Myriad Genetics, Salt Lake City, says the results of a large-scale study demonstrate that the company’s Prolaris test can accurately predict the 10-year risk of metastases in men newly diagnosed with localized prostate cancer.1
“This study demonstrates that the Prolaris test effectively identified those men with localized prostate cancer who progressed to metastatic disease,” says study investigator Stephen Bardot, MD, chairman of urology and associate medical director for surgical services at the Oschner Clinic. “Importantly, the Prolaris test provided critical information that can be used to determine which men with localized prostate cancer are candidates for active surveillance, and which men should receive definitive therapy with surgery or radiation at the time of diagnosis.”
Prolaris is a genetic test that directly measures tumor cell growth. Paired with a patient’s prostate-specific antigen (PSA) test and Gleason score, Prolaris reveals the level of aggressiveness of a patient’s prostate cancer. PSA and Gleason scores are only able to indicate how far a patient’s cancer has progressed thus far. When they are combined with a Prolaris test score, however, patients get an accurate assessment of how aggressively that cancer will progress over the next 10 years.
The large, pooled analysis included 1,062 men with localized prostate cancer who were definitively treated with surgery (n = 800) or radiation (n = 262). The primary objective of the study was to evaluate the ability of the Prolaris test (CCP score), and the Prolaris test combined with clinical information (CCR score), to predict 10-year risk of progression to metastatic disease.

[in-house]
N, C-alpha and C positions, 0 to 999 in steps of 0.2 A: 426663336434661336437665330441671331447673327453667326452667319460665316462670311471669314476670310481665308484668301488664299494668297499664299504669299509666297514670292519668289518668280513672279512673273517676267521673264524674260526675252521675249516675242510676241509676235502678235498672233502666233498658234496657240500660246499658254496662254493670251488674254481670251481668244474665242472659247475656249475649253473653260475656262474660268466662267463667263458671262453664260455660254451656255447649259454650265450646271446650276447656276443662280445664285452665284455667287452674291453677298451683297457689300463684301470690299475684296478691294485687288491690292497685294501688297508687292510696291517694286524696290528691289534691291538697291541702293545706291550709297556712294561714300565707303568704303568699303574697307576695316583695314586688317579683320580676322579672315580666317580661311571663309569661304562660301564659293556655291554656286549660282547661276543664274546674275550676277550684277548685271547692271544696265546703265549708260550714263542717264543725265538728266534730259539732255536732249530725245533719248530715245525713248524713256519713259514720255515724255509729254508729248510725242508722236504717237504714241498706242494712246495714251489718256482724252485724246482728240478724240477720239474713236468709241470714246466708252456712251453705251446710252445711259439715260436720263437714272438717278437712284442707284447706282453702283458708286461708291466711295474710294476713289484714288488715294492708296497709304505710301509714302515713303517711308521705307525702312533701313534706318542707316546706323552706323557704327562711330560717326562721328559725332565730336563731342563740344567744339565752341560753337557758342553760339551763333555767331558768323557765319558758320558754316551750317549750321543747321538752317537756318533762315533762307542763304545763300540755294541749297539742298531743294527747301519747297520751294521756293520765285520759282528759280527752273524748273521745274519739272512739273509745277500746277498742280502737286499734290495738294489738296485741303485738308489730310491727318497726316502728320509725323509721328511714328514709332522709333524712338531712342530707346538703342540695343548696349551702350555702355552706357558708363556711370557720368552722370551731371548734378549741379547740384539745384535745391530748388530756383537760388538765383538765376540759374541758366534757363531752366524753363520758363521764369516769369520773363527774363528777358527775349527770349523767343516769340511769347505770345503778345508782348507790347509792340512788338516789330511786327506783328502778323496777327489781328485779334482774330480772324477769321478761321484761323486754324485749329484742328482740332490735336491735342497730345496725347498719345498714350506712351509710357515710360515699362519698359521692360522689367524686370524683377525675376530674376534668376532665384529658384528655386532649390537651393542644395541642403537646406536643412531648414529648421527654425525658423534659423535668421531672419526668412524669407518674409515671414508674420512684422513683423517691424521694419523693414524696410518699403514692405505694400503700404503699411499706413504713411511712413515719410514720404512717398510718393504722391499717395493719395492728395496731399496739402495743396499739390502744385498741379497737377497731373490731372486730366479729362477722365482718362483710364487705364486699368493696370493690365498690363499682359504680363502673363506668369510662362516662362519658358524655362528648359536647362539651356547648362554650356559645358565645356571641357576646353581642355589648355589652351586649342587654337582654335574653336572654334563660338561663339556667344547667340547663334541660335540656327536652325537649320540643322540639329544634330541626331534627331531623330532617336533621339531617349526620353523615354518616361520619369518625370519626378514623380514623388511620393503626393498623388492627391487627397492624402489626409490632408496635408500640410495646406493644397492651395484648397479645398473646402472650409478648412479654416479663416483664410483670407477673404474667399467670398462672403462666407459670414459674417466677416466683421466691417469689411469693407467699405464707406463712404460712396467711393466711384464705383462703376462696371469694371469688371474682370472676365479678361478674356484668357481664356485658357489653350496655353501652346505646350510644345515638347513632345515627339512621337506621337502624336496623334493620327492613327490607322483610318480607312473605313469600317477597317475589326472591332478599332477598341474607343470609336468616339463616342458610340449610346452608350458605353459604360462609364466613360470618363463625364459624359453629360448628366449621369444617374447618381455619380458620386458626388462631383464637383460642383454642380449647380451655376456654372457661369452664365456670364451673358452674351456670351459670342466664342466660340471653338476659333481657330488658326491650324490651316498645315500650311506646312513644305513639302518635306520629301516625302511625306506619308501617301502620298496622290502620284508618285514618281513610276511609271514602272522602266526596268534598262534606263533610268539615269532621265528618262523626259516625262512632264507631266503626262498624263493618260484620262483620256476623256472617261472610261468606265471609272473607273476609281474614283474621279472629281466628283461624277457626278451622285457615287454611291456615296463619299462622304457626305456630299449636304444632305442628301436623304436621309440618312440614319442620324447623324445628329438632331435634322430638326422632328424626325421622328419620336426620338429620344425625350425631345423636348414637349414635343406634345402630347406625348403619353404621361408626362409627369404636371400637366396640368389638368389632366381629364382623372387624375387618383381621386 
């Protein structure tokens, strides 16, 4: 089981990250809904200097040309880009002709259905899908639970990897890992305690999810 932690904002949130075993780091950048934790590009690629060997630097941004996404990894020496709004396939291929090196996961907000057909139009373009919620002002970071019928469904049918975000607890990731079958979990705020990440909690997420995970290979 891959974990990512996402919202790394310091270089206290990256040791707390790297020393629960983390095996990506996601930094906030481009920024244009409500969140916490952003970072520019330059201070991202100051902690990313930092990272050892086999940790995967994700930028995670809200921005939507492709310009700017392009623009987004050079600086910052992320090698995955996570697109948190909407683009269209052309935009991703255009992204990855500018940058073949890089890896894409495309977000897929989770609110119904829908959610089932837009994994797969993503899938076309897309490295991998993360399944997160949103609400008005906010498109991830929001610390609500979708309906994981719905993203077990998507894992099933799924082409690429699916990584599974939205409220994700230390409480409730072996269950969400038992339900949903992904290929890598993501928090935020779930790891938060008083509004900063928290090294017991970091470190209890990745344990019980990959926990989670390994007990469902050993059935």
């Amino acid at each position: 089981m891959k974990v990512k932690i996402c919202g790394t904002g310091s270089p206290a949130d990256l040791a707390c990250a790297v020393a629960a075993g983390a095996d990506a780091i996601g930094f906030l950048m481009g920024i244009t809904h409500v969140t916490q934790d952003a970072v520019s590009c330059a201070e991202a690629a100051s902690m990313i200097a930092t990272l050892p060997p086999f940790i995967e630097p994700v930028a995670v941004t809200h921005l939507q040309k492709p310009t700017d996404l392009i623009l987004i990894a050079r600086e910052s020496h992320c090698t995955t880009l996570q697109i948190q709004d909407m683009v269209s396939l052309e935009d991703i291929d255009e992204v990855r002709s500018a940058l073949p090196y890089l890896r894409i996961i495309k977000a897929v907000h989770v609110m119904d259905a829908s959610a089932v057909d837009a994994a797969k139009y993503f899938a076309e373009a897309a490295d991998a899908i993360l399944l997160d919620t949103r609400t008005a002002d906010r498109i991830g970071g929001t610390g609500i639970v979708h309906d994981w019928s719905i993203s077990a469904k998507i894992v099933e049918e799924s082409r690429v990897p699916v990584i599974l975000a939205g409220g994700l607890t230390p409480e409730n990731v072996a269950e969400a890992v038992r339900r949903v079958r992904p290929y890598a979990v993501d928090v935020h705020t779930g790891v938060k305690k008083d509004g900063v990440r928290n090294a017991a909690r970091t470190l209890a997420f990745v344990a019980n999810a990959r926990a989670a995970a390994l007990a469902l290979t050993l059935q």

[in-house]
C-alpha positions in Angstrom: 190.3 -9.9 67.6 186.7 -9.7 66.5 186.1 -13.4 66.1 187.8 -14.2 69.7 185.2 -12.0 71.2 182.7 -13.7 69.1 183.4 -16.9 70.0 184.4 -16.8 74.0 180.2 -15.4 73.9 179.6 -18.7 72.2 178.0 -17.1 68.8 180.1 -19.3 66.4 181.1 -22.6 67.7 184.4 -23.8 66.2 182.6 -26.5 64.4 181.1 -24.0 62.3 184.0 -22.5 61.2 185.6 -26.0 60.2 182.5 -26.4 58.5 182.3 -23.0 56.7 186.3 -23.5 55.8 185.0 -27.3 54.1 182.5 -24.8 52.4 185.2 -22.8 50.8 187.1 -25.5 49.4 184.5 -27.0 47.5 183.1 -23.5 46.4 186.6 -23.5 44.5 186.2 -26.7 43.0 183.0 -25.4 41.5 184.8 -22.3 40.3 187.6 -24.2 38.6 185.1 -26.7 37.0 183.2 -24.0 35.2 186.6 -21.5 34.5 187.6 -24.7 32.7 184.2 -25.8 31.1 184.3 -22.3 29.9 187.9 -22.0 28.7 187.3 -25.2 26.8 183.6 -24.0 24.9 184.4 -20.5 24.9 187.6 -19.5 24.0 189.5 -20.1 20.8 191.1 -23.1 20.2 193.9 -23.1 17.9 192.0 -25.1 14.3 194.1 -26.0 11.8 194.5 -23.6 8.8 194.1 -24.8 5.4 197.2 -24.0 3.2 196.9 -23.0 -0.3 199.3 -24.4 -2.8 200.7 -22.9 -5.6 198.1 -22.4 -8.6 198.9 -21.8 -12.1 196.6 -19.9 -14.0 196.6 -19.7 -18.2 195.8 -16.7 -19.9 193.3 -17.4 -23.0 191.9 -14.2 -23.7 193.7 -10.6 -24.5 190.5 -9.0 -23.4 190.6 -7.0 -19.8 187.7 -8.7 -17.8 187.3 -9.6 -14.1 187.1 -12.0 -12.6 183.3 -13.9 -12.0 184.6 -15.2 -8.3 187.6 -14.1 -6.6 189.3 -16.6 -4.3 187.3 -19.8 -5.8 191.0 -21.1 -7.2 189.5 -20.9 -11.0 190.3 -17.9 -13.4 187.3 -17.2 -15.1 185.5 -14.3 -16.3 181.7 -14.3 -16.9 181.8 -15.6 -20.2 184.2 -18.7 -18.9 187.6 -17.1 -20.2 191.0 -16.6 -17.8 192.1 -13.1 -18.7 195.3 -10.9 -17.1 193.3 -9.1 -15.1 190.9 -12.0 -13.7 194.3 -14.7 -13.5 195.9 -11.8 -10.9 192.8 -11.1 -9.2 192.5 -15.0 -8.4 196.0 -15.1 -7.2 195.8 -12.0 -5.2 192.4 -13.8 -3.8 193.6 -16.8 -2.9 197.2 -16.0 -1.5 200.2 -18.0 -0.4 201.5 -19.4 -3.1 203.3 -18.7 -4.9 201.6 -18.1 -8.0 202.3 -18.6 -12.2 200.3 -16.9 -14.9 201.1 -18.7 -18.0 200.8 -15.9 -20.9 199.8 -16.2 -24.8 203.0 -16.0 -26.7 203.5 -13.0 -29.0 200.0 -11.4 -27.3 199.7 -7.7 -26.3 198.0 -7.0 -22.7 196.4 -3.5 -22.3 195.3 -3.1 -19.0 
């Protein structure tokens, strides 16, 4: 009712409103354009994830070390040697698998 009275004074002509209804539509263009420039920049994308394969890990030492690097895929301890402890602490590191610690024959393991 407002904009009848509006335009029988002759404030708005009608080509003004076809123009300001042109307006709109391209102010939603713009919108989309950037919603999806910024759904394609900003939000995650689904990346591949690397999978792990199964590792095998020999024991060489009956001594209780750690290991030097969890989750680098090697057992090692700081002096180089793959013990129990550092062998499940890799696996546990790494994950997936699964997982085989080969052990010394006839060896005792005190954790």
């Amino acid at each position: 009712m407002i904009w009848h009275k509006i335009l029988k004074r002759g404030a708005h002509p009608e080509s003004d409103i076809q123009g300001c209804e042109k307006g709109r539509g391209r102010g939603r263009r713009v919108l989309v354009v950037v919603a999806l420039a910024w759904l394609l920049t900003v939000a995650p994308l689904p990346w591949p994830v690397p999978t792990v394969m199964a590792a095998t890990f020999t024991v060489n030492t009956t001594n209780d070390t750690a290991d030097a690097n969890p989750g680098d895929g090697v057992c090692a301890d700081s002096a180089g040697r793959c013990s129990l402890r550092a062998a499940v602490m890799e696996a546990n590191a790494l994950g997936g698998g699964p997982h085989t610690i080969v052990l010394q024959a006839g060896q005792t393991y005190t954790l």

The analysis demonstrated that the Prolaris test was the strongest independent predictor of progression to metastatic disease. Men were approximately three times more likely to develop metastatic disease with each unit increase in the Prolaris test score (HR: 2.93; p = 1.8×10–11).
When the Prolaris test score was combined with clinical information, the results were even more highly prognostic (Figure 1). Men were up to four times more likely to develop metastases with each unit of increase in the test score (HR: 4.00; p = 6.3×10–21).
For more information visit Myriad Genetics.
- Canter DJ, Freedland S, Rajamani S, et al. Analysis of the prognostic utility of the cell cycle progression (CCP) score generated from needle biopsy in men treated with definitive therapy. Prostate Cancer Prostatic Dis. Published online, June 27, 2019; doi: 10.1038/s41391-019-0159-9.
Prostate cancer cells © Paul Hakimata courtesy Dreamstime (ID-18357688).